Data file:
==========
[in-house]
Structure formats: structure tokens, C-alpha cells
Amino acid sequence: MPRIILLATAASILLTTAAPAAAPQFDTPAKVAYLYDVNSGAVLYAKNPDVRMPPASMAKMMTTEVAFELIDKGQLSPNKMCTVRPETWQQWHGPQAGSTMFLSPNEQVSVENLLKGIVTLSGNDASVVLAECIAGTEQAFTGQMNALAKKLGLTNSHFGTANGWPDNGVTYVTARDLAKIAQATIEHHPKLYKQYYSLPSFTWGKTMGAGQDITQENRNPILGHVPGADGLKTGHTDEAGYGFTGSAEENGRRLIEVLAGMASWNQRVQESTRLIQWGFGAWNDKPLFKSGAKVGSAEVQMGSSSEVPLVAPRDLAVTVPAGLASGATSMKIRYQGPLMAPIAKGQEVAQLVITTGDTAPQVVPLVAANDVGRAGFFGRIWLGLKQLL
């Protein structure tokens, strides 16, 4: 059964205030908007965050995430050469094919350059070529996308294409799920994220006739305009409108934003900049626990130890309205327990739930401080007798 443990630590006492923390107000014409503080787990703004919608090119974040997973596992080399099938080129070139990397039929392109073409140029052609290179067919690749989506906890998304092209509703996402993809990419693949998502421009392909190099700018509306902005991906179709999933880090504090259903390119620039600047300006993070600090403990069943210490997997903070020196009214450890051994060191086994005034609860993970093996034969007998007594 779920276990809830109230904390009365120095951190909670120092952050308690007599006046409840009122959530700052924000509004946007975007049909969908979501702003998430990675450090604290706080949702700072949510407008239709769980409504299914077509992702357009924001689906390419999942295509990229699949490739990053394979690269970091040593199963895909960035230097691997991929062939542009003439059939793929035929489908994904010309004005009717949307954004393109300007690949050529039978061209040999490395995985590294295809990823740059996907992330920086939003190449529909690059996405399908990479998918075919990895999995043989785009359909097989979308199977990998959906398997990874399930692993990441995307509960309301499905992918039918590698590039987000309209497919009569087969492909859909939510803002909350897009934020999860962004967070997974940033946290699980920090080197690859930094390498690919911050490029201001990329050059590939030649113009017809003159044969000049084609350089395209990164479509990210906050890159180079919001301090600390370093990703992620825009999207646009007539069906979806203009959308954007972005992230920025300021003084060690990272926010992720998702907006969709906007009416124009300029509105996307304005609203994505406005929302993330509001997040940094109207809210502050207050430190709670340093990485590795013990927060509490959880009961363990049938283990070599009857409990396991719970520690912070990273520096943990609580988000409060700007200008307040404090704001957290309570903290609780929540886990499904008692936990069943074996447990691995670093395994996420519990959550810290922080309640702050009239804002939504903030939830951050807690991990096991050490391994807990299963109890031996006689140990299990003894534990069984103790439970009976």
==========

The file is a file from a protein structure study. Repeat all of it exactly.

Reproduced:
[in-house]
Structure formats: structure tokens, C-alpha cells
Amino acid sequence: MPRIILLATAASILLTTAAPAAAPQFDTPAKVAYLYDVNSGAVLYAKNPDVRMPPASMAKMMTTEVAFELIDKGQLSPNKMCTVRPETWQQWHGPQAGSTMFLSPNEQVSVENLLKGIVTLSGNDASVVLAECIAGTEQAFTGQMNALAKKLGLTNSHFGTANGWPDNGVTYVTARDLAKIAQATIEHHPKLYKQYYSLPSFTWGKTMGAGQDITQENRNPILGHVPGADGLKTGHTDEAGYGFTGSAEENGRRLIEVLAGMASWNQRVQESTRLIQWGFGAWNDKPLFKSGAKVGSAEVQMGSSSEVPLVAPRDLAVTVPAGLASGATSMKIRYQGPLMAPIAKGQEVAQLVITTGDTAPQVVPLVAANDVGRAGFFGRIWLGLKQLL
């Protein structure tokens, strides 16, 4: 059964205030908007965050995430050469094919350059070529996308294409799920994220006739305009409108934003900049626990130890309205327990739930401080007798 443990630590006492923390107000014409503080787990703004919608090119974040997973596992080399099938080129070139990397039929392109073409140029052609290179067919690749989506906890998304092209509703996402993809990419693949998502421009392909190099700018509306902005991906179709999933880090504090259903390119620039600047300006993070600090403990069943210490997997903070020196009214450890051994060191086994005034609860993970093996034969007998007594 779920276990809830109230904390009365120095951190909670120092952050308690007599006046409840009122959530700052924000509004946007975007049909969908979501702003998430990675450090604290706080949702700072949510407008239709769980409504299914077509992702357009924001689906390419999942295509990229699949490739990053394979690269970091040593199963895909960035230097691997991929062939542009003439059939793929035929489908994904010309004005009717949307954004393109300007690949050529039978061209040999490395995985590294295809990823740059996907992330920086939003190449529909690059996405399908990479998918075919990895999995043989785009359909097989979308199977990998959906398997990874399930692993990441995307509960309301499905992918039918590698590039987000309209497919009569087969492909859909939510803002909350897009934020999860962004967070997974940033946290699980920090080197690859930094390498690919911050490029201001990329050059590939030649113009017809003159044969000049084609350089395209990164479509990210906050890159180079919001301090600390370093990703992620825009999207646009007539069906979806203009959308954007972005992230920025300021003084060690990272926010992720998702907006969709906007009416124009300029509105996307304005609203994505406005929302993330509001997040940094109207809210502050207050430190709670340093990485590795013990927060509490959880009961363990049938283990070599009857409990396991719970520690912070990273520096943990609580988000409060700007200008307040404090704001957290309570903290609780929540886990499904008692936990069943074996447990691995670093395994996420519990959550810290922080309640702050009239804002939504903030939830951050807690991990096991050490391994807990299963109890031996006689140990299990003894534990069984103790439970009976």